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Gambhir Kumari Vs. Bishambhar Nath Soni - Court Judgment

LegalCrystal Citation
SubjectCriminal
CourtAllahabad High Court
Decided On
Case NumberCriminal Revn. No. 1959 of 1953
Judge
Reported inAIR1955All125; 1955CriLJ326
ActsCode of Criminal Procedure (CrPC) , 1898 - Sections 205
AppellantGambhir Kumari
RespondentBishambhar Nath Soni
Appellant AdvocateL. Chandra and ;G.S. Pathak, Advs.
Respondent AdvocateA.G.A.
DispositionRevision allowed
Excerpt:
criminal - jurisdiction with regard to demanding security from accused - section 205 of criminal procedure code, 1898 -until warrants issued against the accused - no jurisdiction for demanding security from an accused if he is exempted from personal attendance at the hearing of the case. - - 50,000 and 2 sureties each in like amount. 50,000/- & two sureties each in like amount......is nothing in the code of criminal procedure which provides that security be demanded from an accused person who is exempted from personal attendance at the hearing of a case. in fact, section 205 is the only section which specifically deals with the question of exempting an accused from personal attendance and says that whenever a magistrate issues a summons he may, if he sees reasons to do so, dispense with the personal attendance of the accused and permit him to appear by his pleader. this section deals with a case where the accused is not in custody. we have held that every court has inherent power to exempt an accused from personal attendance. i do not see why when personal attendance is dispensed with, the accused be required to furnish security for a certain contingency, the.....
Judgment:

Raghubar Dayal, J.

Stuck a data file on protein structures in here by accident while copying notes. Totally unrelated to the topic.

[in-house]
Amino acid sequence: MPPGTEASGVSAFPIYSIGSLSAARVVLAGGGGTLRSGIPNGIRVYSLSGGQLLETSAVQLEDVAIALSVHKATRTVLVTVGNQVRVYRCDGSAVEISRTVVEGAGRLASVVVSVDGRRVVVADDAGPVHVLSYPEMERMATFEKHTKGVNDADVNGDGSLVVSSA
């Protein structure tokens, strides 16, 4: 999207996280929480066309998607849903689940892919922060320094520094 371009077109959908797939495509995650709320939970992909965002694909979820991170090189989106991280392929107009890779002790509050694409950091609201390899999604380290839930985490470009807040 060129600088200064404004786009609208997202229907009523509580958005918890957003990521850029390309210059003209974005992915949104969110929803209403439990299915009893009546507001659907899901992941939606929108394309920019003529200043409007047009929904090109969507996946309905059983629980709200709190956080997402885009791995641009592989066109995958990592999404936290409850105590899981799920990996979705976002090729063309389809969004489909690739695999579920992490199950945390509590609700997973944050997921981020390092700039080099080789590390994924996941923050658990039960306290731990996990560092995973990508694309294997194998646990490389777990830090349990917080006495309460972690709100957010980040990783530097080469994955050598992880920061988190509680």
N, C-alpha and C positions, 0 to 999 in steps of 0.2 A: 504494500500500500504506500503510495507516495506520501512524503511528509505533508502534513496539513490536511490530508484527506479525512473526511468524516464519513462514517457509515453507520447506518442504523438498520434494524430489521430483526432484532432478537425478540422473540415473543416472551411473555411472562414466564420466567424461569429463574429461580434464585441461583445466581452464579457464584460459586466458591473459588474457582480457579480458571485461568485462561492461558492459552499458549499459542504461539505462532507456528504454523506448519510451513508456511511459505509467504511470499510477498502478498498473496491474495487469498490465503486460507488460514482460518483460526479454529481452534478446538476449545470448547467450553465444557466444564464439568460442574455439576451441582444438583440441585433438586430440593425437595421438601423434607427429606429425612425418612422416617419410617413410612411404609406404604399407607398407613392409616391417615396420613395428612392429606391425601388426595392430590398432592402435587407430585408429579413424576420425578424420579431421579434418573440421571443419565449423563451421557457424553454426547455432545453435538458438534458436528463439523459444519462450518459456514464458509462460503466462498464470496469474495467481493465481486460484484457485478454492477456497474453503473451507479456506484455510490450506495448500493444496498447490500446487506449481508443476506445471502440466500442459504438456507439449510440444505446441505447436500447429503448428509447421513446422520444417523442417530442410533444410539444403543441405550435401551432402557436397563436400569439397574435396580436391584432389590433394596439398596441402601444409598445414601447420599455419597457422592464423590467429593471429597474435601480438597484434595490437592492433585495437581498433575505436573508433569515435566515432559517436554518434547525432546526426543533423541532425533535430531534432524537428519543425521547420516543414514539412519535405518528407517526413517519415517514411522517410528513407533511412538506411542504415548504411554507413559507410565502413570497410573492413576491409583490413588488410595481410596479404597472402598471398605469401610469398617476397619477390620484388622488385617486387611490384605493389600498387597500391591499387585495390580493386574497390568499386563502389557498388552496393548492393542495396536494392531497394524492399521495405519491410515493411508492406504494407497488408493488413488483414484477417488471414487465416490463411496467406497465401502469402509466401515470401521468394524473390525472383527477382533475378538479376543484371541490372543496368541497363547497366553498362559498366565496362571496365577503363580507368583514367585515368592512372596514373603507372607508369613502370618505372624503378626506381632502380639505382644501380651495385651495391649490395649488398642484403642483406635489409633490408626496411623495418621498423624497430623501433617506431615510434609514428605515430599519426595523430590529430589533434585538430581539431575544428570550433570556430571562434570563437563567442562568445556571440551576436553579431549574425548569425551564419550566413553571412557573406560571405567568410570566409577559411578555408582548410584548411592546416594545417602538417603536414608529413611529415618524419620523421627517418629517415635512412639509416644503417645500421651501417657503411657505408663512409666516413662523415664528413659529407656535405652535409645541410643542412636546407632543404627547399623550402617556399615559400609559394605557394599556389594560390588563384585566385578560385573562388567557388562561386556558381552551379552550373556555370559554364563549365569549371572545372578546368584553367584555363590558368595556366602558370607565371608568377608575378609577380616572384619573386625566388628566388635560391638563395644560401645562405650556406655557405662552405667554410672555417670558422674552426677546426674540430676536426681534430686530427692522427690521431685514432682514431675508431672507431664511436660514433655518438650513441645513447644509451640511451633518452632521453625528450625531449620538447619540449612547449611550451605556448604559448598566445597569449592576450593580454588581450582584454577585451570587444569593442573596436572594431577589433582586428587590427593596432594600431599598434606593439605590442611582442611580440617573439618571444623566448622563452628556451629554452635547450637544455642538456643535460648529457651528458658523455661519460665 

1. This is an application by Maharani Gambhir Kumari against the order of the Additional Sessions Judge of Dehra Dun confirming the order of the City Bench (A) Dehra Dun exempting the applicant from personal attendance at the hearing of a case under Sections 405 and 406, Penal Code, but modifying the order requiring her to furnish one or two sureties in the sum of Rs. 14 lacs to the effect that she was to furnish a personal bond in Rs. 50,000 and 2 sureties each in like amount.

2. Personal bond and sureties are required when a person is released from custody. If a person is not in custody no question of granting bail can arise and, therefore, no occasion to demand security. It may be that a certain specific provision of a statute may require the demand of a security from any person. There is nothing in the Code of Criminal Procedure which provides that security be demanded from an accused person who is exempted from personal attendance at the hearing of a case. In fact, Section 205 is the only section which specifically deals with the question of exempting an accused from personal attendance and says that whenever a Magistrate issues a summons he may, if he sees reasons to do so, dispense with the personal attendance of the accused and permit him to appear by his pleader. This section deals with a case where the accused is not in custody.

We have held that every court has inherent power to exempt an accused from personal attendance. I do not see why when personal attendance is dispensed with, the accused be required to furnish security for a certain contingency, the contingency being that the court requires his personal attendance and serves him with a notice of the date on which such attendance is required. Here again, when such a contingency should arise the Court will have the option either to issue a summons to the accused to appear on that date or to issue a warrant, bailable or non-bailable, as may be advisable in the circumstances of the case. The Code of Criminal Procedure lays down the circumstances in which warrants are to be issued instead of summons. The stage for security, therefore, can arise when the Court is considering the question of calling the accused personally in court and has reasons to believe that the accused may not obey the summons and, therefore, a warrant be issued against him. Till such contingency arises there seems to me no justification for demanding security from an accused who is exempted from personal attendance at the hearing of a case.

3. I, therefore, allow this application in revision and set aside the order of the Court below requiring the applicant to furnish a personal bond in the sum of Rs. 50,000/- & two sureties each in like amount. I confirm the Magistrate's order to this extent only that the applicant's personal attendence at the hearing is dispensed with, subject to the Court's calling her when her personal attendance be considered necessary.


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